My problem is that we didn’t learn from it. You can blame whoever (whomever?) you want (e.g. bankers, AIG, politicians, Fannie, people who bought too much house, minorities). The problem is that too big to fail still exists and the financial reform bill did nothing to solve that.

    • Akuma Matata says:

      “too big to fail” is only strengthened under the financial bill, and 2 of the biggest culprits in the collapse, Fannie and Freddie, weren’t even touched (Barney Frank admitted Congress doesn’t even know what to do w/ them).

  13. jp7570-1 says:

    President Warren in 2012.

  14. AngryK9 says:

    Raise your hand if you are surprised by this.

    I didn’t think so.

  15. PanCake BuTT says:


  16. humphrmi says:

    Well, we could have told AIG “Here’s a pile of money, but only pay out obligations you made to U.S. companies… screw the foreigners!” Would that have worked?

    Also, it might be worthwhile noting that part of what drove the U.S. into the “Great Depression” back in the ’30’s was protectionism… every country that was impacted by the depression that fed money into their economies ensured that their money was only being spent on their own country’s benefit. I’m oversimplifying, there’s not enough room to explain it all in detail, but the net effect was that most Economists to this date agree that’s what pushed the world from a really bad recession into a complete collapse, and depression.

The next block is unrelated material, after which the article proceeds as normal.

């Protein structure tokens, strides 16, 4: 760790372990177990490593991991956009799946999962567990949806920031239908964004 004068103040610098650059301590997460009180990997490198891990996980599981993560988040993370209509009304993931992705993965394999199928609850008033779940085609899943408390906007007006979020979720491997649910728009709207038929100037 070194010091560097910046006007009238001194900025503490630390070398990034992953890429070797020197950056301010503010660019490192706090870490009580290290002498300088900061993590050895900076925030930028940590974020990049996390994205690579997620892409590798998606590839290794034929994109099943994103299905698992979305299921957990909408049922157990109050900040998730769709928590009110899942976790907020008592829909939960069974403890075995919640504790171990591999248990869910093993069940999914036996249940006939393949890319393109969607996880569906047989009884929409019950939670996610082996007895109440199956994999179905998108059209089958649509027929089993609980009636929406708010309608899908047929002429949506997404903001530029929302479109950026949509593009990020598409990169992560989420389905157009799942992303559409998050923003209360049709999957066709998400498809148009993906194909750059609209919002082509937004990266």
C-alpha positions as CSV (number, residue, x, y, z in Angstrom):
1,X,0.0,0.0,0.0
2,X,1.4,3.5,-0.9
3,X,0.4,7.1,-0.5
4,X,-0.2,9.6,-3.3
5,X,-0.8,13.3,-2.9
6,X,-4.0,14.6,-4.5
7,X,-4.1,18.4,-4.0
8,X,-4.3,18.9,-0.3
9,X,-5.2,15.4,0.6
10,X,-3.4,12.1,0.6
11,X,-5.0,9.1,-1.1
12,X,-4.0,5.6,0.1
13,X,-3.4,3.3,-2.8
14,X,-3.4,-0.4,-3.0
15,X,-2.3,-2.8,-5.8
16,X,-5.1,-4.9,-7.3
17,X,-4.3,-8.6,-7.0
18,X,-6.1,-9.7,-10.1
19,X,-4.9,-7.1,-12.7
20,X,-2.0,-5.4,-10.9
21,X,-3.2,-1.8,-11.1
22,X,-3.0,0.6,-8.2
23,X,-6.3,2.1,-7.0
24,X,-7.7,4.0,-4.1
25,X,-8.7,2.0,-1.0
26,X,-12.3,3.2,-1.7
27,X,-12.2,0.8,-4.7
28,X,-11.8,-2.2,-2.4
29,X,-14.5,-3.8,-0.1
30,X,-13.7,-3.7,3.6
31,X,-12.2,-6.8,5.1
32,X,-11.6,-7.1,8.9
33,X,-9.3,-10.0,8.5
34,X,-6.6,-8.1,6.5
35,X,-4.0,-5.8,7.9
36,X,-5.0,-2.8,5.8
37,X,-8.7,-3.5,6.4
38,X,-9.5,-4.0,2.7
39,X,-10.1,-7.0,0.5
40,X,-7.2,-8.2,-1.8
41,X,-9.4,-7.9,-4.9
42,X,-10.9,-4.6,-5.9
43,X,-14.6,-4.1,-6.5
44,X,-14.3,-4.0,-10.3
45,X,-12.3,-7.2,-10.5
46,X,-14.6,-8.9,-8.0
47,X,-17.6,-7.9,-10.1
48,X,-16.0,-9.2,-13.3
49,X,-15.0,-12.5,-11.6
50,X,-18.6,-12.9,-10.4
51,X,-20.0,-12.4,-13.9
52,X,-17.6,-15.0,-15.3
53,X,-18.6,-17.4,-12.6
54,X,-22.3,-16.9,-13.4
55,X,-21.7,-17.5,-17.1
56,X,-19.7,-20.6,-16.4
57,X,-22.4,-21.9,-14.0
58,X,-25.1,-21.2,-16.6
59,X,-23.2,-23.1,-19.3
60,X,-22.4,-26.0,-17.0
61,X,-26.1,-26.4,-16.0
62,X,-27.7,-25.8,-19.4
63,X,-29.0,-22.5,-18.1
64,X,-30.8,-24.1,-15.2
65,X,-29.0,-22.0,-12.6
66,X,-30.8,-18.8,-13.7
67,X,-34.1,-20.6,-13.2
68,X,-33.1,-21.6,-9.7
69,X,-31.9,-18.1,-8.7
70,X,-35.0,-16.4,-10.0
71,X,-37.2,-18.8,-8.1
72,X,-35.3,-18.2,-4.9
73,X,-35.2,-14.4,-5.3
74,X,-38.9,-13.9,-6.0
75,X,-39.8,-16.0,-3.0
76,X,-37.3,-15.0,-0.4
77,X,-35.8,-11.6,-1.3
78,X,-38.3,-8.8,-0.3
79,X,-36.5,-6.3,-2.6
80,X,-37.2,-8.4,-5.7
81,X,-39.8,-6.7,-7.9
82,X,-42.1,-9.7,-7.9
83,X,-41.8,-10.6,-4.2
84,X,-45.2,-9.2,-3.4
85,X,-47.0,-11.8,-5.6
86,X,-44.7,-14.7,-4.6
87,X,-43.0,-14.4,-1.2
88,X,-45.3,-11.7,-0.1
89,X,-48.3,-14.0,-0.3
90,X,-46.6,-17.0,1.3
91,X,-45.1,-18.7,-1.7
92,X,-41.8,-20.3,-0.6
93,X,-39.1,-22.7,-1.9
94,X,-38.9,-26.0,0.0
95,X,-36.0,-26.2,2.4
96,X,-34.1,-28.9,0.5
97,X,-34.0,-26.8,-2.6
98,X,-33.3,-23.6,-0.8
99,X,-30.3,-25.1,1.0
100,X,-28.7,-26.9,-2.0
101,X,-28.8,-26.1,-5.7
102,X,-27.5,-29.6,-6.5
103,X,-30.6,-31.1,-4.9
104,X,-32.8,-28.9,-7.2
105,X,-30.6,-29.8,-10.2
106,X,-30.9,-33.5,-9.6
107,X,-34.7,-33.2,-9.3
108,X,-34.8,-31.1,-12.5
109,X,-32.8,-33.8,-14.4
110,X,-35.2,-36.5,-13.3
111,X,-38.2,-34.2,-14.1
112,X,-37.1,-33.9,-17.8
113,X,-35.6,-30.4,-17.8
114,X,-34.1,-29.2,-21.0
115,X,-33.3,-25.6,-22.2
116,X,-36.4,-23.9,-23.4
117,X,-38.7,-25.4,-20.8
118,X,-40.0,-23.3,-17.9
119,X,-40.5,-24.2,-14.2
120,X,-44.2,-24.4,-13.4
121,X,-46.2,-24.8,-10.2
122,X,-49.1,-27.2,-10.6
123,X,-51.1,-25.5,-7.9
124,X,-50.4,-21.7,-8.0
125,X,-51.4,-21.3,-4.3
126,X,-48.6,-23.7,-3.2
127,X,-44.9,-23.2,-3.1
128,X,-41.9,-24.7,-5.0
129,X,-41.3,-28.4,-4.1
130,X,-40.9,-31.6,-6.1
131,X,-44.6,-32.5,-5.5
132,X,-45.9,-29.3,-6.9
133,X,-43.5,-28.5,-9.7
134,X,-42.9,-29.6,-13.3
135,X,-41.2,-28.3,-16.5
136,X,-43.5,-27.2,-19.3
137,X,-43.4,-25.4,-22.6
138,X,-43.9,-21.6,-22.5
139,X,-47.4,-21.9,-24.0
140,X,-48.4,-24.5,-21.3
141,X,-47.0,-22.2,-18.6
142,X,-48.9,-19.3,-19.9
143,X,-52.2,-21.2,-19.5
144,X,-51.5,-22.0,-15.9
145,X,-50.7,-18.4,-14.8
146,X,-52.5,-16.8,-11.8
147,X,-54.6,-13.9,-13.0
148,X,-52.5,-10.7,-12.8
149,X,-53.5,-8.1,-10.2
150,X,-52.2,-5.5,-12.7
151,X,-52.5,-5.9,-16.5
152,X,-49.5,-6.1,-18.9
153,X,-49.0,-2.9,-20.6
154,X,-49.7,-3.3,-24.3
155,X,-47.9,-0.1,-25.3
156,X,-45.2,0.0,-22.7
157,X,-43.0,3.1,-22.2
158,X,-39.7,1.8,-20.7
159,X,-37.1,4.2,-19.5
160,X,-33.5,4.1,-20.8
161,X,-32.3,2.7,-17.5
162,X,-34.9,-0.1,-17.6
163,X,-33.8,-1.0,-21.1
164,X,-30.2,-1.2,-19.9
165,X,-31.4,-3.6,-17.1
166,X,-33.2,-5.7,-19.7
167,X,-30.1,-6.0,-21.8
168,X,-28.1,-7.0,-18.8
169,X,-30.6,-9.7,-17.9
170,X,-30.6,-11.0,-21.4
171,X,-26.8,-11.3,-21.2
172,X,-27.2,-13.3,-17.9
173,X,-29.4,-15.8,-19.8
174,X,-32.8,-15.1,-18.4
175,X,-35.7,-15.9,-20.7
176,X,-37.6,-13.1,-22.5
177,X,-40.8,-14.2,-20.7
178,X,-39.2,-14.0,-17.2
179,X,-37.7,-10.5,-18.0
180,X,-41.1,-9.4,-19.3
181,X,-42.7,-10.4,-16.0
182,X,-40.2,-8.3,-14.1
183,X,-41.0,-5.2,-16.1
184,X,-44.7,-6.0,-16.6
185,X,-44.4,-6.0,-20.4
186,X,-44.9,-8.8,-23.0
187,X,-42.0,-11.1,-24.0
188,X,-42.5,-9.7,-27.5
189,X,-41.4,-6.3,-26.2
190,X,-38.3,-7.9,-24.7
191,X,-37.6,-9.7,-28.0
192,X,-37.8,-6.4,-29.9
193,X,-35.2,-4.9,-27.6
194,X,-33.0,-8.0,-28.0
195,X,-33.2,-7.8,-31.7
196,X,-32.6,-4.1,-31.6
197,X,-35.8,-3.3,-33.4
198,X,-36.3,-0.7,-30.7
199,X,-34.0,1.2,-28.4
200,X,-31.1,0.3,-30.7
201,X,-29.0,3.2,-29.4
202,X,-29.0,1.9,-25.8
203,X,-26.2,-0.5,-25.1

On the other hand, what we’ve had in the last ~3 years is a really bad recession. While the signs of recovery a muted, they are there. Clearly we’ve averted a depression. Maybe because we didn’t play protectionist this time?

  17. watch me boogie says:

    I think this says more about how much of America is owned by foreign entities than about issues with the bailout (and there are plenty of issues with the bailout, no shocker there).

  18. econobiker says:

    Money knows no borders much the same as these corporations.

    Corporations are more like viruses or bacteria which try to propagate and eat (eat $$$) no matter what the host and even if it eventually kills the host. They morph for different conditions and hosts (countries) and even try to fake out the host in order to gain a foot hold or maintain their position.

  19. Hotscot says:

    Politicians, City Managers, Chiefs of Police, Mayors etc etc.

    Why oh why do they all end up rich? With pensions and benefits that pay more each year for the rest of their life, when they retire, than most people make in several years?

    For heavens sake didn’t these positions originate from a desire to offer services to the smooth running of the community?